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Said the little boy, "Sometimes I drop my spoon,"

Said the old man, "I do too!"

The little boy whispered, "I wet my pants."

"I do that too," laughed the old man.

Said the little boy, "I often cry."

The old man nodded, "So do I."

"But worst of all," said the little boy,

"It seems grown-ups don't pay attention to me."

And he felt the warmth of the wrinkled old hand.

"I know what you mean," said the old man.

-- Shel Silverstein

Meaningful contact between older adults and young people in North America has become increasingly uncommon. Only in rare instances do grandparents live with their children and grandchildren under the same roof—or even in the same town. And, because there is so little interaction between the generations, young people often don't understand the needs and abilities of older adults, and older adults often forget the positive emotional benefits of being around young children. Intergenerational programs and activities allow older people to share valuable experience that nurture meaningful and caring relationships. Church seems to be the final frontier that cultivates such natural interaction of the different generations. 

In Syd Hielema’s recent webinar he states emphatically, that, “when people form groups there is a powerful dynamic.” Such Intergenerational groups are life-changing in that they teach one another about each other’s passions and skills, whether it be technology based or skills of the trades; they learn firsthand that not all individuals are alike. All this takes place by just being aware of the dynamics of the group and the uniqueness of the individuals.

1 Corinthians 12:13 reads, “But in fact God has placed the parts in the body, every one of them, just as he wanted them to be."

Through this awareness of powerful dynamics, unique and healthy mentoring relationships can be created in either direction and can lead to the influencing of the community through culture in many ways. For instance, youth may learn how to handle situations and emotions they face today by listening to an older adult talk about past experiences. Or they learn skills that would be lost if not passed down from generation to generation (carpentry, storytelling, quilting, etc.).

Likewise, older adults might have a lot to learn, too. Many older adults were born near the turn of the century and the changes in society (technology, gender roles, work environments, etc.) have been far-reaching and rapid. Also, values have changed and ways of living day to day have altered due to economic or societal demands; important for older adults to fit into todays lifestyles. Additionally, we are a more mobile society and many older adults no longer live close to their adult children or grandchildren.

However, for intentional generational formation to work, the people involved must all be committed to the basic needs for intergenerational programs. Planning and developing for intergenerational opportunities should be a two-way process considering the needs and emotions of all participants. For starters, making sure that the goals are agreed on and stated clearly amongst everyone from the beginning, is foundational. Also, consistency is important to both older adults and to students. Youth become confused, and their trust fluctuates when too many adults come into, and then leave, their lives.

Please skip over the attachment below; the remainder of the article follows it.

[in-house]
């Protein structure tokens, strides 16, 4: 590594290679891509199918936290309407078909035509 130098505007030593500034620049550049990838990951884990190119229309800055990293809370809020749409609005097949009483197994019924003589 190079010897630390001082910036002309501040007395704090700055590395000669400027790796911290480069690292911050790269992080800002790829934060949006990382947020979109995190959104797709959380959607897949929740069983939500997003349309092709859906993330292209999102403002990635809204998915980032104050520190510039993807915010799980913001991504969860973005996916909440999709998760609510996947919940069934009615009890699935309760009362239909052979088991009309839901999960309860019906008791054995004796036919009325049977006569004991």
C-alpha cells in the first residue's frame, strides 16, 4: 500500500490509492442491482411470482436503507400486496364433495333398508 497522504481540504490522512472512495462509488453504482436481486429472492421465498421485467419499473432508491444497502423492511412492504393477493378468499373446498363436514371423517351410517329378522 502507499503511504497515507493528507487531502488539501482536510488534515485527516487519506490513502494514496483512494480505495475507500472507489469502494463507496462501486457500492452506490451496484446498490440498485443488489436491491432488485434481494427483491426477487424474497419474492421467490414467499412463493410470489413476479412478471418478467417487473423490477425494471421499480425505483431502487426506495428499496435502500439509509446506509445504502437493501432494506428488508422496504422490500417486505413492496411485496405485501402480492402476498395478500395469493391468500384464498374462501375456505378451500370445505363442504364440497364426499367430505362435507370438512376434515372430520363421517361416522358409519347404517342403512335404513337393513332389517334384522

The group should be aware of and acknowledge incorrect stereotypical notions of older people. Myths may include:

  • Older people are unable to accept change easily
  • Older people are insecure around youth
  • Older people are not willing to engage in youth activities

And, finally, the congregation should exemplify recognition of successful efforts within the body of people. Too many times we are quick to criticize or give advice. Rather, plan ways to acknowledge appreciation for volunteers and paid staff who contribute their time and effort and many times, resources, as well.

These thoughts may be a good start to bigger, stronger and closer relationships amongst different age groups. In our church, we make time to create holiday cards/ornaments, perform service projects and have soup lunches with the elderly. We invite the parents to partner with us on different activities and participate along side their youth and, openly communicate prayer and other needs. With young adults, we include them in several events throughout the year such as indoor soccer, skiing or attending a hockey/basketball game. All of these opportunities are aimed at inspiring connections with many different levels of faith formation at multiple degrees of generational age groups that will bridge those gaps that exist at each age group. 

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